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Towards a cyberinfrastructure for the biological sciences: progress, visions and challenges

From: Duncan Hull <duncan.hull@cs.man.ac.uk>
Date: Tue, 19 Aug 2008 16:25:50 +0100
Message-Id: <9F26E00E-BB6B-4921-8E4E-F49B8BB3CCA6@cs.man.ac.uk>
Cc: Scott Marshall <marshall@science.uva.nl>
To: public-semweb-lifesci <public-semweb-lifesci@w3.org>


A new paper in Nature Reviews Genetics that talks about semantics in  
various contexts in the life sciences, might be of interest to this  

Stein, L. D. (2008). Towards a cyberinfrastructure for the biological  
sciences: progress, visions and challenges. Nat Rev Genet, 9(9):678-688.


(Sorry, this is not generally accessible, closed-access publishing,  
but a wiki-fied version is linked to below)

Abstract: Biology is an information-driven science. Large-scale data  
sets from genomics, physiology, population genetics and imaging are  
driving research at a dizzying rate. Simultaneously,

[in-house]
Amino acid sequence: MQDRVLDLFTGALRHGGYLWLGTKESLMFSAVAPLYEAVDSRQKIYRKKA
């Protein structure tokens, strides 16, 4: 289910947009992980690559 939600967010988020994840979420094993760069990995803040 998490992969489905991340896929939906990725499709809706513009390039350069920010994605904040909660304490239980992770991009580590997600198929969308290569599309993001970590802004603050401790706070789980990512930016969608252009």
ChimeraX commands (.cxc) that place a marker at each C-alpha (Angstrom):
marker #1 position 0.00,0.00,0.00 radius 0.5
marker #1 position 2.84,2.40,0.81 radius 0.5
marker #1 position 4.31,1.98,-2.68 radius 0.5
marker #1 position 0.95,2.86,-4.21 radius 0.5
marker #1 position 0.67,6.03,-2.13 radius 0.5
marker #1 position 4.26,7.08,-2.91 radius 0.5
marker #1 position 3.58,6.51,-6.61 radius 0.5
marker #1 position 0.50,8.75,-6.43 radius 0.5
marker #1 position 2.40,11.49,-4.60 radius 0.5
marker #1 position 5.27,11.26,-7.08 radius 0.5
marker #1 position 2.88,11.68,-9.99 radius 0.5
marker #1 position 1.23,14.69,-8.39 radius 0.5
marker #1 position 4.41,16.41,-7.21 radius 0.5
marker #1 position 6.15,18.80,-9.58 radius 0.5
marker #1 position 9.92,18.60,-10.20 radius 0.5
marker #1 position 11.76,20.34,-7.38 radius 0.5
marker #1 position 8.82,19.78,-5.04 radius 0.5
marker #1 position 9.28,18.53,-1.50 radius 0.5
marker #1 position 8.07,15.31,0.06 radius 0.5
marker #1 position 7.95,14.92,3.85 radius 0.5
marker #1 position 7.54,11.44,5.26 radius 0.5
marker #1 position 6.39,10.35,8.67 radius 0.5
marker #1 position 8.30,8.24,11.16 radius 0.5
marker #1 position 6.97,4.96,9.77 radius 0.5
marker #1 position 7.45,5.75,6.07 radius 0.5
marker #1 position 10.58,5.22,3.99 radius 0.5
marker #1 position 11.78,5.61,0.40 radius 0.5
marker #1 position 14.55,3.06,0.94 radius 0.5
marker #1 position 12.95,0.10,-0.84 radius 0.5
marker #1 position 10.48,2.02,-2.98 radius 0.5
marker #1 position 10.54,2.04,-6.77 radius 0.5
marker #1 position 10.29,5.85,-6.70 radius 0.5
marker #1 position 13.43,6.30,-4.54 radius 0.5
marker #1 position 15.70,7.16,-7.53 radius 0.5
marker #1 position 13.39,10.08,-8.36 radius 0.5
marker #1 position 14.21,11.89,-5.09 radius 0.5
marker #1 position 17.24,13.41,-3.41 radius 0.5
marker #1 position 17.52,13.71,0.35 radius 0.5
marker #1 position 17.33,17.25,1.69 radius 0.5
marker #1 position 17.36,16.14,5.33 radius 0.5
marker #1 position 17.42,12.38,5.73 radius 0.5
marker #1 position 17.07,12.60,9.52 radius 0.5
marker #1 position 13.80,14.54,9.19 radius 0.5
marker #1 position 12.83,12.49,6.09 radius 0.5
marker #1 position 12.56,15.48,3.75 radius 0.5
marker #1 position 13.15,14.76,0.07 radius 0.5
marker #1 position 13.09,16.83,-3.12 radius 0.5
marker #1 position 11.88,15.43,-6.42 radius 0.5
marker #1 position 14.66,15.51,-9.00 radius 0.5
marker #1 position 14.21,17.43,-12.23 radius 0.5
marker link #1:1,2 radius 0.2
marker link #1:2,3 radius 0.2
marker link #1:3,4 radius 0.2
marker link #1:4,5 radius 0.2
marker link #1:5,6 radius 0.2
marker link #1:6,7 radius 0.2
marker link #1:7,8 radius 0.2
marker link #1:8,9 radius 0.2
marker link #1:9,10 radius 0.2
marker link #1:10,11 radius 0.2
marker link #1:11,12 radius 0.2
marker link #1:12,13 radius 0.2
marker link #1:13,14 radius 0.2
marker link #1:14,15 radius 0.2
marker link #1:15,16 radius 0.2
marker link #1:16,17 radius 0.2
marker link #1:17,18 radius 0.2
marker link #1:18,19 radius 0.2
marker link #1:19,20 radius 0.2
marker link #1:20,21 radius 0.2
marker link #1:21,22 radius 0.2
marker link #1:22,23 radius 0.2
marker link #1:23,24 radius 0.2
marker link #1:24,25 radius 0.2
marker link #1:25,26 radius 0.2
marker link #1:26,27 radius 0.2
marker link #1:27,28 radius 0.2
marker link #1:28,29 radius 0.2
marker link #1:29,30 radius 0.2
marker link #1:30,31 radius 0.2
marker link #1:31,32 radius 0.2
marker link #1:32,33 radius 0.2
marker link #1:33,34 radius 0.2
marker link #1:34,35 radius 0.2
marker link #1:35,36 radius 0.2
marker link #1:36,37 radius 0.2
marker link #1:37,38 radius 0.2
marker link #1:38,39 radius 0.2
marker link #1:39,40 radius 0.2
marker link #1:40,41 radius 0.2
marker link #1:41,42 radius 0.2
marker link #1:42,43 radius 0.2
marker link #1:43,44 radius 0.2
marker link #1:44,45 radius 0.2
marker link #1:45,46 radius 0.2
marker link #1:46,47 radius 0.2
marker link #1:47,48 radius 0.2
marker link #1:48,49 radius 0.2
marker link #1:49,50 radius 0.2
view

interdisciplinary collaborations among experimental biologists,  
theorists, statisticians and computer scientists have become the key  
to making effective use of these data sets. However, too many  
biologists have trouble accessing and using these electronic data  
sets and tools effectively. A 'cyberinfrastructure' is a combination  
of databases, network protocols and computational services that  
brings people, information and computational tools together to  
perform science in this information-driven world. This article  
reviews the components of a biological cyberinfrastructure, discusses  
current and pending implementations, and notes the many challenges  
that lie ahead.

One of the potentially interesting things about this paper is ...



.... it is accompanied by a wiki-version which they (Nature Publishing  
Group) are encouraging users to contribute to.


Received on Tuesday, 19 August 2008 15:42:31 UTC

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